A perfume of millennial China
If there is a particularly authentic district of the deep Port Louis, it is certainly China Town, which, as its name suggests, is the Chinese district of the capital. To start with, I’ll tell a few words about the history of Port Louis. The first Chinese arrived in Mauritius in 1745. There were then several successive waves of immigration of peasants fleeing their native lands to settle in Mauritius, considered as a land of welcome. The most recent immigration dates from the 1930s to the 1950s, when some fled the communist regime. This recent immigration sometimes offers the happiness of meeting nice grandmothers in blue Mao costume in the streets, some of whom only speak Hakka, a Chinese dialect.
The gradual construction of a Chinatown near downtown Port-Louis allows these skilled workers to start small businesses, tiny dark retail shops, which have gradually given way to blazing new generation buildings.
After a long period of wealth and prosperity the era of retail and the associated credit trade then started to decline and China Town gradually lost its former glory. This is due to the new more profitable and less constraining professions at the reach of the younger generations and also because of the implementation of supermarkets in Mauritius. Many of the brightly coloured ‘la boutik sinwa’ (Chinese shops) were then abandoned, gradually leading to the decay of the whole district. But what about the status of China Town nowadays?
The art at the rescue of China Town
So here we are on our way to discover the new China Town. At the first contact with these old paved streets of Port-Louis, we were impressed by the fantastic work carried out by the New Chinatown Foundation and other volunteers to restore its image. It is through art that they have bet to remedy this sad situation and restore some abandoned places.
This is how martial arts associations have placed garbage bins in the streets for waste sorting. The walls of shops, stores and other boundary walls are painted in bright colours and are nicely decorated. Foreign and Mauritian artists spare no effort to give a unique and attractive touch to these places. These volunteers rely heavily on culture to promote the place and attract visitors to Port-Louis. We had the chance to see them at work and to exchange a few words about their motivation and future projects.
Since the implementation of this initiative, we have noticed that there is a stronger sense of security in China Town than in the rest of Port Louis.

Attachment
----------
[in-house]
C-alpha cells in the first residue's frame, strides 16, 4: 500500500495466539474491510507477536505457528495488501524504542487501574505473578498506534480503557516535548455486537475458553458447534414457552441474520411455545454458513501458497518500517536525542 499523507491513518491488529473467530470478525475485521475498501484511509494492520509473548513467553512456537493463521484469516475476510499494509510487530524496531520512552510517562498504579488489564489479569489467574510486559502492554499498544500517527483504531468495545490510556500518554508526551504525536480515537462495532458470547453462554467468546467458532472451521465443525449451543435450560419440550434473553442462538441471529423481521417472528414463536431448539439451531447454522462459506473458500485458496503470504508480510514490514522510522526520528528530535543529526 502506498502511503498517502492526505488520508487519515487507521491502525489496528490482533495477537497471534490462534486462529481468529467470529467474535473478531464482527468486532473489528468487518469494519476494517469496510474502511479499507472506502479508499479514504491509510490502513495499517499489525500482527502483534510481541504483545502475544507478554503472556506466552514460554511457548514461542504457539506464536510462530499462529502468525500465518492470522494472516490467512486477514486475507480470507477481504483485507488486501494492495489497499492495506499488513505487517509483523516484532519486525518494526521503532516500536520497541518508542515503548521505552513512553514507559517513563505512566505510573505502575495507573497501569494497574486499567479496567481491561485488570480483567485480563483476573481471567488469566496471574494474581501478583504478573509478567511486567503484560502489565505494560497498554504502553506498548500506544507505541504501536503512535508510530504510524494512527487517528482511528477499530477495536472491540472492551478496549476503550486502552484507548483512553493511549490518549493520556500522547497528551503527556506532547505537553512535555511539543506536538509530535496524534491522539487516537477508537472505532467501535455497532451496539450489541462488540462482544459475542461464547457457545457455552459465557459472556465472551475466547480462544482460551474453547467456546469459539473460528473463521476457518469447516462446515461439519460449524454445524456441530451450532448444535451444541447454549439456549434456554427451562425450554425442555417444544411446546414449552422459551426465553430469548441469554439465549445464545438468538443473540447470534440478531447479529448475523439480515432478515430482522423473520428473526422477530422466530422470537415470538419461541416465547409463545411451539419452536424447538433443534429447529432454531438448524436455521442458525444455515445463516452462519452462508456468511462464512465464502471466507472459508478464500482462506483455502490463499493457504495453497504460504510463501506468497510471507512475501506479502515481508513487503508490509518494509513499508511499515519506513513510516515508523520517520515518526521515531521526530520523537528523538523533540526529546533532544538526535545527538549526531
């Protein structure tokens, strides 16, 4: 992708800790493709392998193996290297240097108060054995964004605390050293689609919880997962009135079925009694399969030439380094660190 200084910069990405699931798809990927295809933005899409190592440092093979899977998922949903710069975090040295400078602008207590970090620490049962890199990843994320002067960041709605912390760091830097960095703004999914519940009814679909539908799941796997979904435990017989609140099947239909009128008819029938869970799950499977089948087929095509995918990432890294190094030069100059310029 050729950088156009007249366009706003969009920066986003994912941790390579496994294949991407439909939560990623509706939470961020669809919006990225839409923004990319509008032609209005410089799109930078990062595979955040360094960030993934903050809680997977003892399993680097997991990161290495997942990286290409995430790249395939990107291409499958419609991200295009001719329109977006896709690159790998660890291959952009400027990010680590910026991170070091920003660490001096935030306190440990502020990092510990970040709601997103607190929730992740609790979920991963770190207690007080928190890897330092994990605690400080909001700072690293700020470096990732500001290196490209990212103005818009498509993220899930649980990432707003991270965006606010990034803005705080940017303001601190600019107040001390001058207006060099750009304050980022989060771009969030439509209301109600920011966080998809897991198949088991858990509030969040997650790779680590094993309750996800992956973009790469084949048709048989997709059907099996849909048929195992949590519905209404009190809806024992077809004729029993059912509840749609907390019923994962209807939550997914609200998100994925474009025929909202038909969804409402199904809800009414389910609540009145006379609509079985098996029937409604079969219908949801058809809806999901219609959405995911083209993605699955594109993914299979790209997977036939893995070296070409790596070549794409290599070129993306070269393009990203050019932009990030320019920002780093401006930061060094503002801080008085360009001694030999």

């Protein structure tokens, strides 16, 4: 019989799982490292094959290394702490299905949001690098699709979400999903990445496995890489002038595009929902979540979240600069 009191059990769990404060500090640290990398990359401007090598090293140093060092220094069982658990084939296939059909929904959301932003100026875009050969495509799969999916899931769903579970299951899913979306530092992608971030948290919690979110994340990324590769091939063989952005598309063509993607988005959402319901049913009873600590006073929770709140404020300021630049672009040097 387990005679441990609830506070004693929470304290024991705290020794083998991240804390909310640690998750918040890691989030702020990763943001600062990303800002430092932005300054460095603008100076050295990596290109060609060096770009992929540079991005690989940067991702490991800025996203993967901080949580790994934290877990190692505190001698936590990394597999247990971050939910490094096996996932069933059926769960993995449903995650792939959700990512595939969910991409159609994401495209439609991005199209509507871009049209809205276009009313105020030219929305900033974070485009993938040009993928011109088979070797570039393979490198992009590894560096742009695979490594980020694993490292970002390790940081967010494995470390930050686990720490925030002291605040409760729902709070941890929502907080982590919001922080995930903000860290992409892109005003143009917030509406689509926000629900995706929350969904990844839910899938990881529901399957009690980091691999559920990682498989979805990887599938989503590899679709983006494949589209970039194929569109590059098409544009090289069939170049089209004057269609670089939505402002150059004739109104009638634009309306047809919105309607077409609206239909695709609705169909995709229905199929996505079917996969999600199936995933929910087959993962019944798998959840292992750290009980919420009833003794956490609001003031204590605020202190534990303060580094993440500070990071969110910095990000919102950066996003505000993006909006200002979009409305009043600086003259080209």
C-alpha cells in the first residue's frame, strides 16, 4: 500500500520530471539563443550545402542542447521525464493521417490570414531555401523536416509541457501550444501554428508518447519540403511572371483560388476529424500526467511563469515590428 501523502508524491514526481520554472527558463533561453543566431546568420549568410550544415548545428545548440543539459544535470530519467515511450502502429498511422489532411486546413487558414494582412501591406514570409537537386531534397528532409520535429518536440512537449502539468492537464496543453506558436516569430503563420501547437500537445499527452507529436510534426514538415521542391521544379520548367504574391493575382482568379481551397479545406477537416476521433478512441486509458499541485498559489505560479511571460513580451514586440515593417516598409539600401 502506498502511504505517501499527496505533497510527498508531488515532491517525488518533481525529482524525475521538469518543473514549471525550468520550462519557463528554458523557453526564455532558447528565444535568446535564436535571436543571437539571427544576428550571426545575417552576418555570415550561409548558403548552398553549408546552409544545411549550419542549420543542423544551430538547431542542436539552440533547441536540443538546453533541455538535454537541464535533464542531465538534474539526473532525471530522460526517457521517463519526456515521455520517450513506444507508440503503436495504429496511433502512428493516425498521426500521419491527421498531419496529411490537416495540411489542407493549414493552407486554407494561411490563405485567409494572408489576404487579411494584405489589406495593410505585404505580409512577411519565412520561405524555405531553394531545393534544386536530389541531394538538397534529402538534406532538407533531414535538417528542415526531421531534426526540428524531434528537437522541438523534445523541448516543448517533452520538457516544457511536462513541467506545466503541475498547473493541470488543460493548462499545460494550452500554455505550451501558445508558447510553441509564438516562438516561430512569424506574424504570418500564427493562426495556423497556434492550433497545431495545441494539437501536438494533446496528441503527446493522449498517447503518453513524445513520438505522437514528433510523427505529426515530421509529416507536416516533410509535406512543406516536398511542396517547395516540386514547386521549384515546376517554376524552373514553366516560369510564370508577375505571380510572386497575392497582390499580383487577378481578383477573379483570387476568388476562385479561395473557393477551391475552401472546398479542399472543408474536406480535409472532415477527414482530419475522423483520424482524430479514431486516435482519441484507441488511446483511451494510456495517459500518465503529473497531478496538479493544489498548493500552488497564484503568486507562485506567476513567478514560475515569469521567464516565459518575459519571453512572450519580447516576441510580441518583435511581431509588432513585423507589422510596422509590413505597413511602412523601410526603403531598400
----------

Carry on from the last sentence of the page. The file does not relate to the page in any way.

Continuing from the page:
You really have to walk and dare to venture into these narrow streets lined with buildings with beautifully decorated facades in order to discover all the little treasures that these places hide: Old obscure hardware stores, fragrant Chinese pharmacies, tinsmiths, small gargoyles where you can taste Chinese noodles or dumplings…
It is an abundance of Far Eastern perfumes, deities and incense, old buildings where families live around the open air kitchen. Have yourself read about your future at Mrs. Kwok’s, pray to your ancestors in a small pagoda, visit the Chinese Immigration Museum…
Porlwi, (Port-Louis) and its patronage
Old Port-Louis is undergoing a metamorphosis. Not only is a group of volunteers devoting time to the revaluation of Chinatown, but for the past three years, our beloved capital has hosted a particularly interesting event that has revitalised the city. It is the ‘Porlwi by light’.
‘Porlwi by Light’ is an annual festival with a cultural, touristic, educational and socio-economic vocation that showcases the innovation, heritage and wealth of the country through creative and unprecedented performances and art installations, explains the official website of Porlwi by Light.
It is a cultural crossroads that presents a diversity of all art forms, a history festival in the streets of Port-Louis. In recent years, this very ambitious and extremely popular project has attracted many Mauritians and travellers and is helping to revive the old capital of Mauritius. And it is the associations like those of China Town that maintain the restored and valued places, with its open-air art galleries.
Laurent and Explore NouZil will soon offer a guided tour of Port-Louis to discover these narrow streets full of history, as well as the famous bazaar and China Town. He will be delighted to accompany you and share with you his passion for this wonderful capital built under the French occupation era and which has been marked by successive colonisations. We will discuss this in a future article on the activities proposed by Explore Nou Zil.